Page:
Taking over Hauser & Wirth’s temporary exhibition space at 548 West 22nd Street, Rita Ackermann is currently presenting a broad range of new works drawing on her ongoing investigations into the modes and structures of mainstream painting. A relentless experimenter with the conception, construction, and presentation of the painted canvas, Ackermann’s work here spans a range of varied approaches that further her dual interrogations of the material bounds of the painting, and the gestural or technical conceits used in its realization.
Ackermann’s work has frequently drawn on notions of the image and its referents as bound up within the artist’s own memory and cognition, with series like her Fire By Days works seeking to consistently operate within a narrow framework of execution. Her work, prioritizing the act of painting in relationship with the objects used to create, uses her chosen parts to enter into a carefully negotiated whole. Her Stretcher Bar series on view, for instance, uses voluminous amounts of paint, applied in a manner akin to classical abstraction, yet uses these violent gestures to outline and emphasize the physical elements ultimately supporting the artist’s work. Emerging as ghostly crosses and hard geometric grids underneath the paintings themselves, her pieces turn the canvas into a constant reminder of the limits of her work, and the form they function within.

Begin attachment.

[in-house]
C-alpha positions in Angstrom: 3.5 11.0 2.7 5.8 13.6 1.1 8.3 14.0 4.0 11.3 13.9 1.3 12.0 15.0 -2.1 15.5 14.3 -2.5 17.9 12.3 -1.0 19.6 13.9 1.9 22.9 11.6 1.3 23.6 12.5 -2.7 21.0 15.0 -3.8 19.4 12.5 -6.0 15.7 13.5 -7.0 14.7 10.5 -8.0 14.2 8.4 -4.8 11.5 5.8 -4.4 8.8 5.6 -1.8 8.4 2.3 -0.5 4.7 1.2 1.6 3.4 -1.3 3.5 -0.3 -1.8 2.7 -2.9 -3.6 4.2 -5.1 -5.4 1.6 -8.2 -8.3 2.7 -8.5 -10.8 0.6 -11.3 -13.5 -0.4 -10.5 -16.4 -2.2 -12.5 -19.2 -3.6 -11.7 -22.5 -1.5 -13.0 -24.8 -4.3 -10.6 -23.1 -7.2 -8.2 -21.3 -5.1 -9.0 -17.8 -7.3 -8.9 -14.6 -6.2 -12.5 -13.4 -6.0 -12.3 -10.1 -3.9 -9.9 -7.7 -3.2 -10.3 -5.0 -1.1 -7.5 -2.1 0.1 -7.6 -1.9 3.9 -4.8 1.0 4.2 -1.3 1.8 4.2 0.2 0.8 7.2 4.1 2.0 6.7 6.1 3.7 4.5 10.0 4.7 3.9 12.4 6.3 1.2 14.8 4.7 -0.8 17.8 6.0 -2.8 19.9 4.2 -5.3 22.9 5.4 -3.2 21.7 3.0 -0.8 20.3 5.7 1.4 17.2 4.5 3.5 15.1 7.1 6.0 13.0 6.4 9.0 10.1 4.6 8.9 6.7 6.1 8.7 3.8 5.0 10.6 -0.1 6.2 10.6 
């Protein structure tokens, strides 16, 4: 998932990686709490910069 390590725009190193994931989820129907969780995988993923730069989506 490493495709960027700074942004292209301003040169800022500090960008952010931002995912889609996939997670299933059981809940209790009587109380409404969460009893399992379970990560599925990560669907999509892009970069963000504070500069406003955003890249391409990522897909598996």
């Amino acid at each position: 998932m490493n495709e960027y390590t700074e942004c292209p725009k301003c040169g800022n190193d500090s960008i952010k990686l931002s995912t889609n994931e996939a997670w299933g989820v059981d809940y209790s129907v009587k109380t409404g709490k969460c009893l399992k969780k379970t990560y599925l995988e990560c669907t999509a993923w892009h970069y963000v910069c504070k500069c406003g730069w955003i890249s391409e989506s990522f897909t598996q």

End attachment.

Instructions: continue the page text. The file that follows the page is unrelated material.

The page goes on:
A similar, albeit more culturally-nuanced approach is presented in the artist’s KLINE RAPE series, a body of paintings that draw on her incorporation of iconographies and gestural techniques firmly rooted in the work of Franz Kline. Turning this same formal language employed in her Stretcher Bar paintings towards a more concrete and singular reference point, Ackermann’s pieces draw on a more specific, and ultimately more resonant, series of associations.
Yet it’s ultimately Ackermann’s own operations over and through these easily read signifiers that drive home the strength of her practice in the series. Tracing bold renderings of the female form throughout these paintings, her works twist each mode of painterly operation towards an expanded sense of the female body, and its deployment in the constellation of modern painting. Its historical context is striking, a sort of return to an emphasis on the feminine form and its long relationship to the act of painting, yet here set free in the language of abstraction and the varied gestural processes of the male-centric canon of the New York School. The result is a sense of reinvigorated femininity, one inserted directly into the language and forms of 20th Century painting.
The exhibition is on view through January 14th.
— D. Creahan
Rita Ackermann: “Kline” Rape at Hauser & Wirth [Exhibition Site]